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Dr Alison Wallace publishes report: Exploring Shared Ownership Markets outside London and the South East

Posted on 21 February 2019

Shared ownership homes are found in all English regions but are geographically concentrated in London and the South-East.

There are calls to expand and mainstream the provision of this hybrid tenure. This report outlines the key findings of research by Dr Alison Wallace at the Centre for Housing Policy and funded by the Cast Foundation into the trade-offs new home buyers make when finding a home and considering shared ownership, as well as explores the factors that help or hinder housing providers in expanding their offer. The full report, including a range of data tables, is available on

Key points 

Shared ownership is serving different market segments in different housing markets, with implications for marketing, the potential for staircasing and receipts, long term support and affordability/sustainability. In the case study areas, shared ownership was meeting housing demand for homeownership from households who had no or limited family support, were single, had families or precarious employment, were older following relationship breakdown or had held unsustainable housing debt. Drivers for the purchase of shared ownership frequently reflected a positive desire for homeownership but also problems within the private rented sector, in terms of limited security of tenure, property conditions, and the value for money when paying high rents. In a more limited fashion, an inability to access, or the stigma associated with, social housing was also a factor.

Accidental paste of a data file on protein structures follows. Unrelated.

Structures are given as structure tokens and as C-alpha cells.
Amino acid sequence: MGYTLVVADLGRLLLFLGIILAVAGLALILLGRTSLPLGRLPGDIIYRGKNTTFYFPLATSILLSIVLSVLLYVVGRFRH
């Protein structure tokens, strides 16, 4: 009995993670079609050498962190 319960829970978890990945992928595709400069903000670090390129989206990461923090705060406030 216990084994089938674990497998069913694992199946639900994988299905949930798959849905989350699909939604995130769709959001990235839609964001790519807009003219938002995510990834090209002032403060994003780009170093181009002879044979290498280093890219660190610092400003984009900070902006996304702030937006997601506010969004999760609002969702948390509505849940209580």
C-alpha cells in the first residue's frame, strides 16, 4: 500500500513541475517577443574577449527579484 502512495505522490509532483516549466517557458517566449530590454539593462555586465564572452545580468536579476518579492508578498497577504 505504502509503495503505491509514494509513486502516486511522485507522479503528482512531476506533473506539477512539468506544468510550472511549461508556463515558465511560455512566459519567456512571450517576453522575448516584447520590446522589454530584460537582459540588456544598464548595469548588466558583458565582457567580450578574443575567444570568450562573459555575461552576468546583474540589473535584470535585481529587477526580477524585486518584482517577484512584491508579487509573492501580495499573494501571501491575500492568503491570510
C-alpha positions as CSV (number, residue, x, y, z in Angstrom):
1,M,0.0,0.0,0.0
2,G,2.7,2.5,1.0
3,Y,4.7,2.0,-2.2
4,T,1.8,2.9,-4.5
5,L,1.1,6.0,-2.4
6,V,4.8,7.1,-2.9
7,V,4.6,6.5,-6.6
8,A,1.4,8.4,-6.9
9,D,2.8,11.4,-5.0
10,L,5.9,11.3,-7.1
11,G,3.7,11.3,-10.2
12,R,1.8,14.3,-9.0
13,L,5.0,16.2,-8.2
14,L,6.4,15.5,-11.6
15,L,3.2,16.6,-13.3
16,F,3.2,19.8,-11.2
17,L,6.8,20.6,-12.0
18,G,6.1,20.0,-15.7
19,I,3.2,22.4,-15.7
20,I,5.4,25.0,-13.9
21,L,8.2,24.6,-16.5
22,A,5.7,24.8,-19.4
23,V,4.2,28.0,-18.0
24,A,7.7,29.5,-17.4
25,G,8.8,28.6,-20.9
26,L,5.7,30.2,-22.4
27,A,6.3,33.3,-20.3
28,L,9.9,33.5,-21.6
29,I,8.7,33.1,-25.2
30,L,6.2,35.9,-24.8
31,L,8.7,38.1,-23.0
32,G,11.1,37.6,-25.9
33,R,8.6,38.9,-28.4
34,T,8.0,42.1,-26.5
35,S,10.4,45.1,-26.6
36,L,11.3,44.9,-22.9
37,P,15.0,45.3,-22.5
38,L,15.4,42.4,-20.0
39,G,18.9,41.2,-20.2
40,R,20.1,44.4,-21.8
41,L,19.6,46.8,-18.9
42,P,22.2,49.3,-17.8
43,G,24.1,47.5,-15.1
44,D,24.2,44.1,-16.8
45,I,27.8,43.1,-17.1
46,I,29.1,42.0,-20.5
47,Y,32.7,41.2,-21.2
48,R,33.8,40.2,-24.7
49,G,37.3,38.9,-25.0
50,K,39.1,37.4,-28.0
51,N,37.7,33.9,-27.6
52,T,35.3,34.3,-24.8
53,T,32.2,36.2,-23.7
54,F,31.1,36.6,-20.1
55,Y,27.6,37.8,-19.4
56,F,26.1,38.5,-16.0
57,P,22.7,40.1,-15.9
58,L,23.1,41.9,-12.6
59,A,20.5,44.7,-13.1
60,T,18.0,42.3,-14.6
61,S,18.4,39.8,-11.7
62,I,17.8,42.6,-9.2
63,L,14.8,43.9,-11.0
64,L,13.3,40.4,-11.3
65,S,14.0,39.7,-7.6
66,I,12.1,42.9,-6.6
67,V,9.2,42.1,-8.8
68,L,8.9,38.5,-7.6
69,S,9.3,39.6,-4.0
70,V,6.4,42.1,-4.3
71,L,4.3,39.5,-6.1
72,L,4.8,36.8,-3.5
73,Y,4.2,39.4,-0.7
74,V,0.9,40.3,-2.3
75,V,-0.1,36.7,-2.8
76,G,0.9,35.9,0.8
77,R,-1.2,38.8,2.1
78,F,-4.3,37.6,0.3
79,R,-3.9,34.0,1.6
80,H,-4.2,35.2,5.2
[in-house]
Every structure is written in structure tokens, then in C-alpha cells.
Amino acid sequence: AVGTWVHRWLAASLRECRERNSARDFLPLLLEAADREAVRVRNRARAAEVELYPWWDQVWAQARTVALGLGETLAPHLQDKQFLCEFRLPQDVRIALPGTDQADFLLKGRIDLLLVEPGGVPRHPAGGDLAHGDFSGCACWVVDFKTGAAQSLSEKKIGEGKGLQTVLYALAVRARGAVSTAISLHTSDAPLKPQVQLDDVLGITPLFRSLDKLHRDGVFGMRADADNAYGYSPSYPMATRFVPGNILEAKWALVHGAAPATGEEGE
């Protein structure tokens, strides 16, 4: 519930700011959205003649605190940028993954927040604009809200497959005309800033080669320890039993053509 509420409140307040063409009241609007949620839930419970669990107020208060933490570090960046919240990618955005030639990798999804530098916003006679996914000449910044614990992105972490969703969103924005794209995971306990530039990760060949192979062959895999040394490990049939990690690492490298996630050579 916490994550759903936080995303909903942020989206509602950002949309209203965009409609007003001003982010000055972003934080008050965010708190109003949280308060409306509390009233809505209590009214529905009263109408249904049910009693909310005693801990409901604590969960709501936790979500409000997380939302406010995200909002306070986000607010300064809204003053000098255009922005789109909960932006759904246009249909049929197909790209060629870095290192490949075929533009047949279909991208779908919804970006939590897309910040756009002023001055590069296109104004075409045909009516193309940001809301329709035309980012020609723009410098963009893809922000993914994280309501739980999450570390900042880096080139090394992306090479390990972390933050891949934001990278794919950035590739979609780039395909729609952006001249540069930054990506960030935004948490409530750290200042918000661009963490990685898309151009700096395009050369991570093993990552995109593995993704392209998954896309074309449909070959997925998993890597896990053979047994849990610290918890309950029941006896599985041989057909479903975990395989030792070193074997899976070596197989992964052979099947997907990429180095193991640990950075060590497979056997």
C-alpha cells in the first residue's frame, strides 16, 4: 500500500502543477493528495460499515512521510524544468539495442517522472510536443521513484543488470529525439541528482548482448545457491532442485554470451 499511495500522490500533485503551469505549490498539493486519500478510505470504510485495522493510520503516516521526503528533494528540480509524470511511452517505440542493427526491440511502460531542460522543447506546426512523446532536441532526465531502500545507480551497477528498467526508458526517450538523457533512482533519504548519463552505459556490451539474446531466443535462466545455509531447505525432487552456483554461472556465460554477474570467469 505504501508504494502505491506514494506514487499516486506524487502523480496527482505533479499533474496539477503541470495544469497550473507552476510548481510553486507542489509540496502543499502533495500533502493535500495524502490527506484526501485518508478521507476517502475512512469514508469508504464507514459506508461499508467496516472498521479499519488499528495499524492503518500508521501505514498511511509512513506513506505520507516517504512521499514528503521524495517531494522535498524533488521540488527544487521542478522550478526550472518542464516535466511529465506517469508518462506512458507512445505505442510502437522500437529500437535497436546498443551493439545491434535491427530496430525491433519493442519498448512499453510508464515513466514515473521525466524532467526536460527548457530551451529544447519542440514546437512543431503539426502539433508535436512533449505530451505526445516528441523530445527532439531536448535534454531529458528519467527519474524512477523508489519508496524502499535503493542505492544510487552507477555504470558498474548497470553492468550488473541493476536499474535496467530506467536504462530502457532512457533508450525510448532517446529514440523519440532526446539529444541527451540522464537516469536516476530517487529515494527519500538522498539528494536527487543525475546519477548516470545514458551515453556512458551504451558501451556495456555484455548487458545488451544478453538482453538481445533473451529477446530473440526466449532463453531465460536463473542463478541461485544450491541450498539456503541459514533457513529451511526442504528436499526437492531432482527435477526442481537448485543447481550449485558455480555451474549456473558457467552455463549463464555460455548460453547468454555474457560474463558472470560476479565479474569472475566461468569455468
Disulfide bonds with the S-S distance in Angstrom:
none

While homeownership is associated with a choice of locations and property types, shared owners in all areas – not least in the Bristol region - had limited control over these issues, with implications for the size of the potential market or dissatisfaction further down the line. Buyers varied in their attitudes to risk prompting a range of approaches – some minimal, others comprehensive - to appraise themselves of market information and forms of support. Information about home purchase and shared ownership was often viewed as fragmented and incomplete and new buyers would welcome information about the sequencing of the purchase process and earlier details about shared ownership.

The research indicated that differing institutional responses to local markets shaped the volume and nature of any new shared ownership supply, including the equity stakes purchased. Providers reported a number of barriers to the expansion of shared ownership including land, competition between existing and new local authority, housing association and private providers and market awareness.

Read the full report: CAST shared ownership report Feb 2019 (PDF , 1,792kb)

Read the summary: CAST ownership summary Feb 2019 (PDF , 178kb)